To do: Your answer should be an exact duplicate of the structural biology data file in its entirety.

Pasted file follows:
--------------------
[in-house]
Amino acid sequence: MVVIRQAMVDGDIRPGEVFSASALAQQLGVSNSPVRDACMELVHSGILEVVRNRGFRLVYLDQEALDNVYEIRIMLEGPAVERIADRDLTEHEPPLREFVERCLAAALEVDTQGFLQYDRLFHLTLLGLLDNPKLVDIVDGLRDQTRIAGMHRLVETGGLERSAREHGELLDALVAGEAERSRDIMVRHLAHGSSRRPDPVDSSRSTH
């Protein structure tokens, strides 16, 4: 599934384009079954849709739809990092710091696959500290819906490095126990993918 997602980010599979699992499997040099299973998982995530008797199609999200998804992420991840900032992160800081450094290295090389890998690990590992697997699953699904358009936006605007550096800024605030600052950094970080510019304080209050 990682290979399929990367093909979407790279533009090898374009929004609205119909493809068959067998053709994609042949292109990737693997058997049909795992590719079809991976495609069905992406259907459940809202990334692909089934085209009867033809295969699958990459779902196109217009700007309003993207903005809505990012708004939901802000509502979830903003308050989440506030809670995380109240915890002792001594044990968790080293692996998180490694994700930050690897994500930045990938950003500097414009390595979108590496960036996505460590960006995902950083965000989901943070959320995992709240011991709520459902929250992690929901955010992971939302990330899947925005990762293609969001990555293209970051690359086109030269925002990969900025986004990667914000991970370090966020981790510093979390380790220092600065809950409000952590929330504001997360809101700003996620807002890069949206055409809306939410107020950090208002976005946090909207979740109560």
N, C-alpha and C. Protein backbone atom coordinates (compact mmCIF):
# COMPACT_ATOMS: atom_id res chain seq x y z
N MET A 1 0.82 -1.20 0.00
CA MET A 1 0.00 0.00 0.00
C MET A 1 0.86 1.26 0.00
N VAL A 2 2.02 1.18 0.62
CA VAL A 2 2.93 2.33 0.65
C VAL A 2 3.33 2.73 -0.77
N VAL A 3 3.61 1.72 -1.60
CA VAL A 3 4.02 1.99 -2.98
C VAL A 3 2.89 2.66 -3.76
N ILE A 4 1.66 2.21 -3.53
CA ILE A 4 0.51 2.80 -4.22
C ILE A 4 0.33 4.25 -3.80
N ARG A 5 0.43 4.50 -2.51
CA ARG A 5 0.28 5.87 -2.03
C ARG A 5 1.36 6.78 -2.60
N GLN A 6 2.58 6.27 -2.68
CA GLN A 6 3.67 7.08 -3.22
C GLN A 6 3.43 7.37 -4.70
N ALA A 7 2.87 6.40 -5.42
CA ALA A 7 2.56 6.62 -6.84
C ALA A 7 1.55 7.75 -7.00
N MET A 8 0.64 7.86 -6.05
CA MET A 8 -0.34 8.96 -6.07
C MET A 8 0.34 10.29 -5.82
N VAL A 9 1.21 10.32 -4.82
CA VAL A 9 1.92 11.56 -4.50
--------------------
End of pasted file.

[in-house]
Amino acid sequence: MVVIRQAMVDGDIRPGEVFSASALAQQLGVSNSPVRDACMELVHSGILEVVRNRGFRLVYLDQEALDNVYEIRIMLEGPAVERIADRDLTEHEPPLREFVERCLAAALEVDTQGFLQYDRLFHLTLLGLLDNPKLVDIVDGLRDQTRIAGMHRLVETGGLERSAREHGELLDALVAGEAERSRDIMVRHLAHGSSRRPDPVDSSRSTH
């Protein structure tokens, strides 16, 4: 599934384009079954849709739809990092710091696959500290819906490095126990993918 997602980010599979699992499997040099299973998982995530008797199609999200998804992420991840900032992160800081450094290295090389890998690990590992697997699953699904358009936006605007550096800024605030600052950094970080510019304080209050 990682290979399929990367093909979407790279533009090898374009929004609205119909493809068959067998053709994609042949292109990737693997058997049909795992590719079809991976495609069905992406259907459940809202990334692909089934085209009867033809295969699958990459779902196109217009700007309003993207903005809505990012708004939901802000509502979830903003308050989440506030809670995380109240915890002792001594044990968790080293692996998180490694994700930050690897994500930045990938950003500097414009390595979108590496960036996505460590960006995902950083965000989901943070959320995992709240011991709520459902929250992690929901955010992971939302990330899947925005990762293609969001990555293209970051690359086109030269925002990969900025986004990667914000991970370090966020981790510093979390380790220092600065809950409000952590929330504001997360809101700003996620807002890069949206055409809306939410107020950090208002976005946090909207979740109560």
N, C-alpha and C. Protein backbone atom coordinates (compact mmCIF):
# COMPACT_ATOMS: atom_id res chain seq x y z
N MET A 1 0.82 -1.20 0.00
CA MET A 1 0.00 0.00 0.00
C MET A 1 0.86 1.26 0.00
N VAL A 2 2.02 1.18 0.62
CA VAL A 2 2.93 2.33 0.65
C VAL A 2 3.33 2.73 -0.77
N VAL A 3 3.61 1.72 -1.60
CA VAL A 3 4.02 1.99 -2.98
C VAL A 3 2.89 2.66 -3.76
N ILE A 4 1.66 2.21 -3.53
CA ILE A 4 0.51 2.80 -4.22
C ILE A 4 0.33 4.25 -3.80
N ARG A 5 0.43 4.50 -2.51
CA ARG A 5 0.28 5.87 -2.03
C ARG A 5 1.36 6.78 -2.60
N GLN A 6 2.58 6.27 -2.68
CA GLN A 6 3.67 7.08 -3.22
C GLN A 6 3.43 7.37 -4.70
N ALA A 7 2.87 6.40 -5.42
CA ALA A 7 2.56 6.62 -6.84
C ALA A 7 1.55 7.75 -7.00
N MET A 8 0.64 7.86 -6.05
CA MET A 8 -0.34 8.96 -6.07
C MET A 8 0.34 10.29 -5.82
N VAL A 9 1.21 10.32 -4.82
CA VAL A 9 1.92 11.56 -4.50